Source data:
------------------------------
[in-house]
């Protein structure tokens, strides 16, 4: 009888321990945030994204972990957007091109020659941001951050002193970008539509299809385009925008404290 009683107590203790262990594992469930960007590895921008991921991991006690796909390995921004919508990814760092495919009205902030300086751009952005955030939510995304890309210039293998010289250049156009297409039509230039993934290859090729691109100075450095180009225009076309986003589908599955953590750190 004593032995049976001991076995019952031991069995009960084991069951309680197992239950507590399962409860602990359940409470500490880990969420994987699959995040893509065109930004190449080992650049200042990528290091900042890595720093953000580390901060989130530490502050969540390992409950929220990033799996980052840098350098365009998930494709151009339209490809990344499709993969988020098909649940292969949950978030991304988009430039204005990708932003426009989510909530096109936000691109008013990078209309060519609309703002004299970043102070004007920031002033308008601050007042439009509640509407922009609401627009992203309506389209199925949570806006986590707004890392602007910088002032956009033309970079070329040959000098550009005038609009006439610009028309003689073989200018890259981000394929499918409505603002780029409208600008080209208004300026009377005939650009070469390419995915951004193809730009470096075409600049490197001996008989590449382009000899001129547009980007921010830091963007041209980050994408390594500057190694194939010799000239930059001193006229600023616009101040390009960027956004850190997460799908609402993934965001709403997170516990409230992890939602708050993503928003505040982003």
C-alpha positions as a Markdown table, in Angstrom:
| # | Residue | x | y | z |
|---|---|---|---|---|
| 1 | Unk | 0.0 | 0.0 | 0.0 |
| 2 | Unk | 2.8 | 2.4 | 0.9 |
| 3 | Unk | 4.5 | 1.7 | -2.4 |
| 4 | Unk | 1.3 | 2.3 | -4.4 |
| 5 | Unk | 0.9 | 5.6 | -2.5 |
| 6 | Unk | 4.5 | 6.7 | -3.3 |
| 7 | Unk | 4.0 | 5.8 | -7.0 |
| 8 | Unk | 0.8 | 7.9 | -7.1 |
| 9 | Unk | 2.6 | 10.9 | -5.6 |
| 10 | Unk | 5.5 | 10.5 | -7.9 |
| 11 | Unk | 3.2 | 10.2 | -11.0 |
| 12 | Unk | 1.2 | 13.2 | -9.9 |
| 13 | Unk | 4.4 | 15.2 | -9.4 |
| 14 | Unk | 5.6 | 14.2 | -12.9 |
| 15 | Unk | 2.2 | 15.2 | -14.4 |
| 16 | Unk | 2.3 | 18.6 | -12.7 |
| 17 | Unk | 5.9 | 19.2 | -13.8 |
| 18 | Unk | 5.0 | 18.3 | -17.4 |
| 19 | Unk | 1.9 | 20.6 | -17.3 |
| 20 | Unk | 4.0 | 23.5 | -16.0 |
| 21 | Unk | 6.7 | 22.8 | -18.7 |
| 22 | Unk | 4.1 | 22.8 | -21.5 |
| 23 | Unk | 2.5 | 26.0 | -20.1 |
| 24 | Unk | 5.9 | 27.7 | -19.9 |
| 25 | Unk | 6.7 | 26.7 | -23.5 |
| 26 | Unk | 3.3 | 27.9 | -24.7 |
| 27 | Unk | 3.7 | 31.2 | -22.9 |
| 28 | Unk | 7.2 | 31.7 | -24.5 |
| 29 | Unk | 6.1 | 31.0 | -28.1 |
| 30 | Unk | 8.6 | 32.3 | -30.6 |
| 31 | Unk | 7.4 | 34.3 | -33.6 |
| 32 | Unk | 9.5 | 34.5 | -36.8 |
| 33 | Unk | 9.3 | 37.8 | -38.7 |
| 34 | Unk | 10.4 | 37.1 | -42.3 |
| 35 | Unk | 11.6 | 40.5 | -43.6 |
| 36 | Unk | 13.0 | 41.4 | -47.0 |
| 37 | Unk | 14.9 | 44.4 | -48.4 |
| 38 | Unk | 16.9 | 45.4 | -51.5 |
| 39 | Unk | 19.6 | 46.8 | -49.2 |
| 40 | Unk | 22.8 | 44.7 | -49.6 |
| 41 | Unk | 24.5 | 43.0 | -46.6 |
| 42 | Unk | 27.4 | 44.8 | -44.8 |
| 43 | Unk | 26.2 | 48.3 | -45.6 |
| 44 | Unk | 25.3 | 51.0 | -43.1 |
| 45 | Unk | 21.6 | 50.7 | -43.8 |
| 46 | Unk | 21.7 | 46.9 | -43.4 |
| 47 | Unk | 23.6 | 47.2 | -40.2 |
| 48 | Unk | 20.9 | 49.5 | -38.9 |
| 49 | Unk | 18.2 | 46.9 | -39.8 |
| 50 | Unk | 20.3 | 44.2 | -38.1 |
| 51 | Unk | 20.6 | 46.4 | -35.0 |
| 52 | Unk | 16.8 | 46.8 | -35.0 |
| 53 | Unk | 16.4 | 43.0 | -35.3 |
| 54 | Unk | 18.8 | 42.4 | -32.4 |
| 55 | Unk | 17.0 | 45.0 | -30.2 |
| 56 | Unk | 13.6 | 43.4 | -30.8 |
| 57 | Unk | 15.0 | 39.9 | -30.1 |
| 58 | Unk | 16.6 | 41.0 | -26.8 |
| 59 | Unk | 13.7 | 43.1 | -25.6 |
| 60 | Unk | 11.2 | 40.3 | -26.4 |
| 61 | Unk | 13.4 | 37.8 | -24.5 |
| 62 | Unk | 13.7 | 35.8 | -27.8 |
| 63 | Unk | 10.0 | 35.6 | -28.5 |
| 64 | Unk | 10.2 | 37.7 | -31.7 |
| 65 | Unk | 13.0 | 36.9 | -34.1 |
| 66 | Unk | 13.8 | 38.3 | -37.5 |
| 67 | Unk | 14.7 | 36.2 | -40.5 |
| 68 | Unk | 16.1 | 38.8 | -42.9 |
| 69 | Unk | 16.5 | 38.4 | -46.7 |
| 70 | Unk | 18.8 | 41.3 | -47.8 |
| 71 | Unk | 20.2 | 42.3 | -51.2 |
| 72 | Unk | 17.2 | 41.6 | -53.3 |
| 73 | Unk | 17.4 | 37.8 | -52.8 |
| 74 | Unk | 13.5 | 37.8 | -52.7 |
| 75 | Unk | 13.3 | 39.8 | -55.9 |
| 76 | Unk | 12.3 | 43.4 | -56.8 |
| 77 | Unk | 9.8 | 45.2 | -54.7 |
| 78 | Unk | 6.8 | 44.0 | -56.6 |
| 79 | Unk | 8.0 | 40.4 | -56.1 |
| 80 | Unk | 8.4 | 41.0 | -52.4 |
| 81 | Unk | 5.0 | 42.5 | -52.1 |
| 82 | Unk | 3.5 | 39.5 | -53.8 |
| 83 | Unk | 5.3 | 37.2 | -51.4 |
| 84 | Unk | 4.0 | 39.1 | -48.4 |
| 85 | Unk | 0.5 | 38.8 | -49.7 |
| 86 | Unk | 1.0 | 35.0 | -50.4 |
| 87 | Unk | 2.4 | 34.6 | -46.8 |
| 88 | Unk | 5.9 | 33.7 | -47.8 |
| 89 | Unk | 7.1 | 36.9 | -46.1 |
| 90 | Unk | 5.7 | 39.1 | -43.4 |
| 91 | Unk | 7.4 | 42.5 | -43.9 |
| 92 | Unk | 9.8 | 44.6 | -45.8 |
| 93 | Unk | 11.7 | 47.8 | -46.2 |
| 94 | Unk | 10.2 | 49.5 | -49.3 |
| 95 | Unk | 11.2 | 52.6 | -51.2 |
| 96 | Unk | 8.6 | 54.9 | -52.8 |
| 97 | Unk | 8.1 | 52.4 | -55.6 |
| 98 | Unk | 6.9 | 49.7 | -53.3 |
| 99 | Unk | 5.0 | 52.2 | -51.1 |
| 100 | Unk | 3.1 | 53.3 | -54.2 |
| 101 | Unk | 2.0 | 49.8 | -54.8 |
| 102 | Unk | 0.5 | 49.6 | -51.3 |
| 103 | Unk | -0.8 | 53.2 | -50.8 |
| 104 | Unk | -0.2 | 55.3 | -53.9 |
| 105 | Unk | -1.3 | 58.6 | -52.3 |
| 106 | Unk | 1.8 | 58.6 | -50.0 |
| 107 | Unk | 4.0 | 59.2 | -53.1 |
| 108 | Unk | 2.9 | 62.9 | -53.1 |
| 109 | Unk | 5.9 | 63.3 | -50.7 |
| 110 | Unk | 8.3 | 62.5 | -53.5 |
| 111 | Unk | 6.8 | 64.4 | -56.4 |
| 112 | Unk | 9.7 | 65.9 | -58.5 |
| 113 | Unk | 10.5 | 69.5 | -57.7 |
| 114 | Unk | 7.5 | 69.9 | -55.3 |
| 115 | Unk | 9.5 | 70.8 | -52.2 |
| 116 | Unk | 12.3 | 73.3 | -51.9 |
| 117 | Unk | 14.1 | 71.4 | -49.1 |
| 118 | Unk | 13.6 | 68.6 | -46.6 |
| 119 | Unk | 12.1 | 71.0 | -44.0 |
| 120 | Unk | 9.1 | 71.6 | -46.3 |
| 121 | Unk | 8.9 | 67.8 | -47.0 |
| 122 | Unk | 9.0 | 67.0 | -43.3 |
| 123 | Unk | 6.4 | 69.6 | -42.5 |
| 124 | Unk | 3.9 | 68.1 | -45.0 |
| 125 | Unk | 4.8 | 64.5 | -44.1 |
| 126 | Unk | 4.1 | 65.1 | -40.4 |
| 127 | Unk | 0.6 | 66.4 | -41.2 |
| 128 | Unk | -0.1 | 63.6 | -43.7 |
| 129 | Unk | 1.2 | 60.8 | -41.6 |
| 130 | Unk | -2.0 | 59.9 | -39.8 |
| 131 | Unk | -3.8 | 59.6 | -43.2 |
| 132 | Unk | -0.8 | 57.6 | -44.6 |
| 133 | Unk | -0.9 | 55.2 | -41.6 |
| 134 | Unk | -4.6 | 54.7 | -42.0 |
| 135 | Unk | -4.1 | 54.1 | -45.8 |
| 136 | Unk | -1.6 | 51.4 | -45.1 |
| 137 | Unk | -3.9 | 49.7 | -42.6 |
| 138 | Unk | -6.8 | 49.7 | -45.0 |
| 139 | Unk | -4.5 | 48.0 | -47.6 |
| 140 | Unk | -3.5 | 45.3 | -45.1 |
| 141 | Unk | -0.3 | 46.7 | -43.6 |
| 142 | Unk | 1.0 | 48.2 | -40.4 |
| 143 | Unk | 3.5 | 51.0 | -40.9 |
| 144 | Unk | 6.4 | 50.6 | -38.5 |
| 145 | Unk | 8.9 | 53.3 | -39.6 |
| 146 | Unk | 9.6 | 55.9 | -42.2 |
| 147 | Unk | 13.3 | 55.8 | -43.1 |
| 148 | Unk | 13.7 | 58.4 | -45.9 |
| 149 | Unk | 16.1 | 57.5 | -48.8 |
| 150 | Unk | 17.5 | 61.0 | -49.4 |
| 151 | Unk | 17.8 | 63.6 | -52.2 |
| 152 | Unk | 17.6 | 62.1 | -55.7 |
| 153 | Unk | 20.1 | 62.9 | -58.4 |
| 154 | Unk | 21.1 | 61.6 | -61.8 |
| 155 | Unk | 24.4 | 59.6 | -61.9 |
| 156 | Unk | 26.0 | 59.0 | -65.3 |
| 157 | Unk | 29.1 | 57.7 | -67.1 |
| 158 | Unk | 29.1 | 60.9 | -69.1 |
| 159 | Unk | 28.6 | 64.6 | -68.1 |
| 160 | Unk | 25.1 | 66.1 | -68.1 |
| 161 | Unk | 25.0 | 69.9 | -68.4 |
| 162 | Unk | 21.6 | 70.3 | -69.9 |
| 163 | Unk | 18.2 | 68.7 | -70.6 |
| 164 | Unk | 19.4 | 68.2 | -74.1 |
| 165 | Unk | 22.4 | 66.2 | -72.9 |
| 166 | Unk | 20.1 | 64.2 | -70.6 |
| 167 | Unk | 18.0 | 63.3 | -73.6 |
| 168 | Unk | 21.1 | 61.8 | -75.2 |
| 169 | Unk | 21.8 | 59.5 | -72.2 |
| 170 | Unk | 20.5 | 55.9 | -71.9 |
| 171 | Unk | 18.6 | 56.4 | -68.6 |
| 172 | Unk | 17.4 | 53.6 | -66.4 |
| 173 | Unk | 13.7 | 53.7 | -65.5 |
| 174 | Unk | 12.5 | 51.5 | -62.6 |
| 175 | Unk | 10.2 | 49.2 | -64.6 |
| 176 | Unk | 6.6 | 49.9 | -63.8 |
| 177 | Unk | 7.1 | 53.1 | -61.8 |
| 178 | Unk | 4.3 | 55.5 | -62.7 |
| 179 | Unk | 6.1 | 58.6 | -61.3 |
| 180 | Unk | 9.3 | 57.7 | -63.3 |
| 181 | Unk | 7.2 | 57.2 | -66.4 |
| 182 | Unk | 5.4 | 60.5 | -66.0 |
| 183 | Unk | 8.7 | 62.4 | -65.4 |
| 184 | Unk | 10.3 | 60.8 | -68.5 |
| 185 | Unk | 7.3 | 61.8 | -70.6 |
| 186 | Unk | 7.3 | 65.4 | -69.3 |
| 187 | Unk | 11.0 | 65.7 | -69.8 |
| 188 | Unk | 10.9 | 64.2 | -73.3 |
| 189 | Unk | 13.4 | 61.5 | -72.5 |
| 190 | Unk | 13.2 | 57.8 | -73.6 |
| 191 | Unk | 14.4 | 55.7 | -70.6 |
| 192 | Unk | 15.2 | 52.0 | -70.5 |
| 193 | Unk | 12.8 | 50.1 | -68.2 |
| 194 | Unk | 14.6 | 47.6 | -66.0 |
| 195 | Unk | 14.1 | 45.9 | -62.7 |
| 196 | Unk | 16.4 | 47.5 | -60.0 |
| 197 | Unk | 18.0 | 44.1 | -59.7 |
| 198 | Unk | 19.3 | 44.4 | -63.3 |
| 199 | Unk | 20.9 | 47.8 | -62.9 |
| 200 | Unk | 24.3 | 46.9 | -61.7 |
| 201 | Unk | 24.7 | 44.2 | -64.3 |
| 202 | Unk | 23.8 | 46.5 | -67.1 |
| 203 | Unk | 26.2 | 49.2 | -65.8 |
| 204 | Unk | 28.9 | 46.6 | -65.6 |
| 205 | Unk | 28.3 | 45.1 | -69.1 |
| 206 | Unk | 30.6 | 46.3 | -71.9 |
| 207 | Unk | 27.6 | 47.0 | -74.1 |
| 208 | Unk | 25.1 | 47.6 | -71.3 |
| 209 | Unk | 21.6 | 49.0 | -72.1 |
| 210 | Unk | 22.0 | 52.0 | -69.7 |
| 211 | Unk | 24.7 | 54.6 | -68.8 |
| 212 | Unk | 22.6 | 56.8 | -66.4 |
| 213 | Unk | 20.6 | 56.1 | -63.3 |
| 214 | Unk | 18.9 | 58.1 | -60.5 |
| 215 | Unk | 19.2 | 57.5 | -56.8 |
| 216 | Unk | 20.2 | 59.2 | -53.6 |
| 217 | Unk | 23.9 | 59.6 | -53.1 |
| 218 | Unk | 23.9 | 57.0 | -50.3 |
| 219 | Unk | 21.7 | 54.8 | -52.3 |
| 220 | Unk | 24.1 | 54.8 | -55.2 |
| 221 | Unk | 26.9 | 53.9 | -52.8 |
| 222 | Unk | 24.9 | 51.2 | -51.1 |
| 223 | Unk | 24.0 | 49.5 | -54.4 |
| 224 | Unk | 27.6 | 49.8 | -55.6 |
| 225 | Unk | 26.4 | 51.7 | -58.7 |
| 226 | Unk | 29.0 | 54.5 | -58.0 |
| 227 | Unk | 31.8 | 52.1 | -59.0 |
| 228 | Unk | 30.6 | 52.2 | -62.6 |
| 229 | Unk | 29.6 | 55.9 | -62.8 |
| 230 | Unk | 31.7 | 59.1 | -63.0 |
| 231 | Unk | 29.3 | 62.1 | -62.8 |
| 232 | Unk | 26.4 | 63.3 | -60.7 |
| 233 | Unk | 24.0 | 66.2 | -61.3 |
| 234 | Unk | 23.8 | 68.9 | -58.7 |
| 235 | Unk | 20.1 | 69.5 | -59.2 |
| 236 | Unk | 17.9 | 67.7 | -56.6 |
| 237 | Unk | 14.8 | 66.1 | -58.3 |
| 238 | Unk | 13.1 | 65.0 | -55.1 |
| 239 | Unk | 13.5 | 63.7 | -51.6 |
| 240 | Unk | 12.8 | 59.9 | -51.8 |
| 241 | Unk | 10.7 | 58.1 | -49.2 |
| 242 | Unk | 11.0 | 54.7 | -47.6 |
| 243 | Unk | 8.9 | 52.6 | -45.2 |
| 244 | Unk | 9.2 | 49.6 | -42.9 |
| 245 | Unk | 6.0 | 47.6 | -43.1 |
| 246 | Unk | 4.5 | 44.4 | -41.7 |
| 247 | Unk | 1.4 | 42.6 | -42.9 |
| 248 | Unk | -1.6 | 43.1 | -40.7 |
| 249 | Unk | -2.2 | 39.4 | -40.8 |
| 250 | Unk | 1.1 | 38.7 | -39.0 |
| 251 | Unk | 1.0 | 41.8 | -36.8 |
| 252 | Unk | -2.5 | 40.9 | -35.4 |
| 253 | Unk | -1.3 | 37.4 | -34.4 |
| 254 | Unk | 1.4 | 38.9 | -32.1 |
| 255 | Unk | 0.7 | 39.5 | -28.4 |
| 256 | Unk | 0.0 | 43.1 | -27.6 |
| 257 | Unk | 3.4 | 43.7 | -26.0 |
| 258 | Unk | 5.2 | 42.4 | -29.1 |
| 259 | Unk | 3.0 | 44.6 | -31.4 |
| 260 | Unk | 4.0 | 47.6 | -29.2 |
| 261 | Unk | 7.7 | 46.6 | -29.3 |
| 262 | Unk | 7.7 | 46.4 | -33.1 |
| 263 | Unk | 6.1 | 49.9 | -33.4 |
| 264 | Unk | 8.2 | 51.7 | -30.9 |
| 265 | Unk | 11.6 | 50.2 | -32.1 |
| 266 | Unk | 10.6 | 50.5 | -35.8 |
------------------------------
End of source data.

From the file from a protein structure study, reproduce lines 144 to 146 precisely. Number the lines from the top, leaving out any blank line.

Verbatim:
| 139 | Unk | -4.5 | 48.0 | -47.6 |
| 140 | Unk | -3.5 | 45.3 | -45.1 |
| 141 | Unk | -0.3 | 46.7 | -43.6 |